The Wall Street Journal has a note today comparing Amazon’s Echo and Google Home as voice activated, in-home assistants. This space is fraught with impacts on technology and society — from services that can benefit house-bound individuals, to serious opportunities for abuse by hacking, for commercial purposes, or governmental ones. To put it in a simple form: you are being asked to “bug your house” with a device that listens to every noise in the house. Of course you may have already bugged your pocket with a device that is listening for the magic words “hey, Siri” (or the person next to you in the office, train, or restaurant may be carrying that “wire”). Robots that respond to “OK Google” or “Alexa” are expanding into our monitored domains. (What do folks named Alexa or Siri have to look forward to in this world? (Would you name your child “OK Google”?))
The immediate use cases seem to be a cross between control of the “Internet of Things,” and the specific business models of the suppliers; online sales for Amazon Alexa, and more invasive advertising for Google. Not only can these devices turn on and off your lights, they can order new bulbs … ones that blink subliminal advertising messages (uh oh, now I’ve given someone a bad idea).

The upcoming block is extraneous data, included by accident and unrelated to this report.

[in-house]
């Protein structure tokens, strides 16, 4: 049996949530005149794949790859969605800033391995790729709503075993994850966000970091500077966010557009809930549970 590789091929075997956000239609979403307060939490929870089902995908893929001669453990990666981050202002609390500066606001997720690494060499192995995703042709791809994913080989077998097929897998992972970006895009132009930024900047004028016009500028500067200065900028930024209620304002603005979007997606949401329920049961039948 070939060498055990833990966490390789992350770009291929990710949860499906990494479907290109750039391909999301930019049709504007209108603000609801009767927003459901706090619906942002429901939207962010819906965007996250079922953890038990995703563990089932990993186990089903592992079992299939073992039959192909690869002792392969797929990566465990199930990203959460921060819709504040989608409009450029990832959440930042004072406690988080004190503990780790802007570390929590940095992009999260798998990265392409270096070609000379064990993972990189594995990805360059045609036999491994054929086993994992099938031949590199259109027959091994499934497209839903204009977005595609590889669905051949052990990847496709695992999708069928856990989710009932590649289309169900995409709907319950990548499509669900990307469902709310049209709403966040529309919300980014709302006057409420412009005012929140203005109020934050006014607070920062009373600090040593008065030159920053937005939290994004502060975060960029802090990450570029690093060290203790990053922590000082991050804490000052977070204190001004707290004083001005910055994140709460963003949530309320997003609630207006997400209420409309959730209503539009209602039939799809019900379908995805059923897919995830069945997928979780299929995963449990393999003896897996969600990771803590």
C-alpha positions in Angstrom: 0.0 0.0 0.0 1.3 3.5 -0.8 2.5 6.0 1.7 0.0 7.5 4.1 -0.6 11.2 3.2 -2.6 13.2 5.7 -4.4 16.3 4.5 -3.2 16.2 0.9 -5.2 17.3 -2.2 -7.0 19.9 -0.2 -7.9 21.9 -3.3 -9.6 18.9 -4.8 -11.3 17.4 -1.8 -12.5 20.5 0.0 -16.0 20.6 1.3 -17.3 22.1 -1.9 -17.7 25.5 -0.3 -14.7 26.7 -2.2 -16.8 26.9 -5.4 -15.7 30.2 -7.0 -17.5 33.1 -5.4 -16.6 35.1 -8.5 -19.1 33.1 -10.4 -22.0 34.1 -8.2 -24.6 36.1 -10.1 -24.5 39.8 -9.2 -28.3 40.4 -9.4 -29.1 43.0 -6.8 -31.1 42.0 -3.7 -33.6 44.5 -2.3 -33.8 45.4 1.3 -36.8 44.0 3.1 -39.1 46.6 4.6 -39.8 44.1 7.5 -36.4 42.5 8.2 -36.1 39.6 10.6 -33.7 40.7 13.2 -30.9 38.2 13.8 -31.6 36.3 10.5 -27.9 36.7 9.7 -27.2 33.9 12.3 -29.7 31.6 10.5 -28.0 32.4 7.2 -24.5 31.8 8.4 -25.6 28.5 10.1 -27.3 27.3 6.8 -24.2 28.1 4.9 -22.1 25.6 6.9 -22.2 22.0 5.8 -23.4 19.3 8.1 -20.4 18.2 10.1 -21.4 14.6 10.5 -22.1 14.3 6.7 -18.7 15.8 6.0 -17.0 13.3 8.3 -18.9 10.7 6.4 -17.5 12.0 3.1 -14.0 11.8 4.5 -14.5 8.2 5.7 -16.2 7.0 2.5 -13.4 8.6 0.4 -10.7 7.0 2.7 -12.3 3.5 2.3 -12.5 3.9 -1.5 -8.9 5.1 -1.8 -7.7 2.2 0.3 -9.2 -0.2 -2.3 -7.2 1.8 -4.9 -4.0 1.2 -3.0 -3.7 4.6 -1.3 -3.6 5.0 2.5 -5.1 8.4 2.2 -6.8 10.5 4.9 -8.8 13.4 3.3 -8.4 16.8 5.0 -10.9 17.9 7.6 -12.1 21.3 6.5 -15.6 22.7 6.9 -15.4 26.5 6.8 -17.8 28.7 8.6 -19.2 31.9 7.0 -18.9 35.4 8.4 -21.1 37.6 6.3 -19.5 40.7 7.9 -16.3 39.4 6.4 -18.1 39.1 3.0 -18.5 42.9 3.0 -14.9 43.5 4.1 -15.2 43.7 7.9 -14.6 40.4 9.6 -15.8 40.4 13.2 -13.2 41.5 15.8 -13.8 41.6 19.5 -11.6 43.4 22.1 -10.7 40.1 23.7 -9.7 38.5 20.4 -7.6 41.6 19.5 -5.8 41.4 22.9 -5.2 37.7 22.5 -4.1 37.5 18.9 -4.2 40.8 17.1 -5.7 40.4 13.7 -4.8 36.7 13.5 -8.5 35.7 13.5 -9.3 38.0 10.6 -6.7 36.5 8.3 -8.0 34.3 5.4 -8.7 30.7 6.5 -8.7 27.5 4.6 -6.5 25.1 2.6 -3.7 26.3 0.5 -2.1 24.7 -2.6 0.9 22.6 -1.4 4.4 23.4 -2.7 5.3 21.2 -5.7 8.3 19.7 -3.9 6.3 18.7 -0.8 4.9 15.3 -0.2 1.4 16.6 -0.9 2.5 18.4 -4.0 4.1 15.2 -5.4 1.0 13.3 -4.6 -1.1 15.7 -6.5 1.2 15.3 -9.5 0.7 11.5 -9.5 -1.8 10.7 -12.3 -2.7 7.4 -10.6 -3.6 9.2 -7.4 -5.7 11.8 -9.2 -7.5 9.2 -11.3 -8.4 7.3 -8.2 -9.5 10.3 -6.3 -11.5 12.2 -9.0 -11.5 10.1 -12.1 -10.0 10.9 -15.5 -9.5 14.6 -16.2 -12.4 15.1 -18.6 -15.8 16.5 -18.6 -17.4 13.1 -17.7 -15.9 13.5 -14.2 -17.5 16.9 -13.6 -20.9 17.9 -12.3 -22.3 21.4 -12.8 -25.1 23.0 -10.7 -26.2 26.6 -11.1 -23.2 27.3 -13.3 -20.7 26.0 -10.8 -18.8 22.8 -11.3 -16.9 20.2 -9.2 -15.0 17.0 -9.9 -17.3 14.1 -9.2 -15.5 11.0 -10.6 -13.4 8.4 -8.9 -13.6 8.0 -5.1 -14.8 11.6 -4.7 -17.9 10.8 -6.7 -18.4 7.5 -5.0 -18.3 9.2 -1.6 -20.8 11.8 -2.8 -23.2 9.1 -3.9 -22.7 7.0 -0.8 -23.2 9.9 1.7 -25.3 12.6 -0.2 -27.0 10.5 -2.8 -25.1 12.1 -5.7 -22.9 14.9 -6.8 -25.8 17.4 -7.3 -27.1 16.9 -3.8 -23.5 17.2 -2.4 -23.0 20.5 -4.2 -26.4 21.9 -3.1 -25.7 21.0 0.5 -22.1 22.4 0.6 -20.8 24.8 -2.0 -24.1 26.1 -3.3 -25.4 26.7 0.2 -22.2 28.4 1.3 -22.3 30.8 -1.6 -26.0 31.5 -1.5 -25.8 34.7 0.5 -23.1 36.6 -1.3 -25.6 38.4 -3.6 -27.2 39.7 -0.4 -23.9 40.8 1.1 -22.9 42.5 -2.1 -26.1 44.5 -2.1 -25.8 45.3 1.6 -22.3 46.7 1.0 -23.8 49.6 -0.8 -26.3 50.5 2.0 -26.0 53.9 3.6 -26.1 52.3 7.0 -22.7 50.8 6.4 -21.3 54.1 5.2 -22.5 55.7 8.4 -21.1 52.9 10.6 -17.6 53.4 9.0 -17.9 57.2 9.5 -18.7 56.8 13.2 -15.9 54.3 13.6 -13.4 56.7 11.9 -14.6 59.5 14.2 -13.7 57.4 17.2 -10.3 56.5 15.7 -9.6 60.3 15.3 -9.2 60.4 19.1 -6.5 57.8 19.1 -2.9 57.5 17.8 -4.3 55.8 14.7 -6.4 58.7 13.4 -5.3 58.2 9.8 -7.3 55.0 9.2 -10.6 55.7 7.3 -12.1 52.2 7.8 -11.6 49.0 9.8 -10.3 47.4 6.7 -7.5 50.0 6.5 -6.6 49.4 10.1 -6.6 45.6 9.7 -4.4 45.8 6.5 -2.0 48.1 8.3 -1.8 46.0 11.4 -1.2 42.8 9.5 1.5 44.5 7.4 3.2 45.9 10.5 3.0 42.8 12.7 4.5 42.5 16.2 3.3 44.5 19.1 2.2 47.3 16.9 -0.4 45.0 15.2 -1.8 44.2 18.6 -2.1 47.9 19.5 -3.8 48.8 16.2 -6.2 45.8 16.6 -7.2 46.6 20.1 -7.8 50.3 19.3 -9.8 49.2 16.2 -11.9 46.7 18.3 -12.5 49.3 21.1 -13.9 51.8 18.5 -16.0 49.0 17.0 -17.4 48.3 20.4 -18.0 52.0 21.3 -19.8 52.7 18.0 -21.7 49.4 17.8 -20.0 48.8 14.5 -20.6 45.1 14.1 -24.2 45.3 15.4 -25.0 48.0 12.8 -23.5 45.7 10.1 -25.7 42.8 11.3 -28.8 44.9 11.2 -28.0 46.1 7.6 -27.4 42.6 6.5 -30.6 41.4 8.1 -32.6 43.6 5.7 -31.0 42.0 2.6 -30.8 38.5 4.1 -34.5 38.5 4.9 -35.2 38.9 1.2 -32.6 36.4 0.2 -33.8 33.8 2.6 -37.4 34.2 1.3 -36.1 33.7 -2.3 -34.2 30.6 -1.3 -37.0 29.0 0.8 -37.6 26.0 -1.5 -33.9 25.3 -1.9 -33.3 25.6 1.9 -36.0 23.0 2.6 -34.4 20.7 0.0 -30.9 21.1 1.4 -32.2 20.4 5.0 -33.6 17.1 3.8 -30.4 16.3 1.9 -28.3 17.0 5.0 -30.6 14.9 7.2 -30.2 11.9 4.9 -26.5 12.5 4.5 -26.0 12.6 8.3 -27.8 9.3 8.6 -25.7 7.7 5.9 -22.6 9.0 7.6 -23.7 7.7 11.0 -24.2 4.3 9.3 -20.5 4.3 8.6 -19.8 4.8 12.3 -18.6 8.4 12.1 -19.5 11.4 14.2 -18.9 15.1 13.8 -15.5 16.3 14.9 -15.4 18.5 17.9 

From our technology and society perspective we need to look forward to the pros and cons of these devices. What high benefit services might be offered? What risks do we run? Are there policy or other guidelines that should be established? Please add your thoughts to the list.
Meanwhile I’m trying to find out why my new car’s navigation system keeps trying to take me to Scotland when I ask “Find McDonald’s.”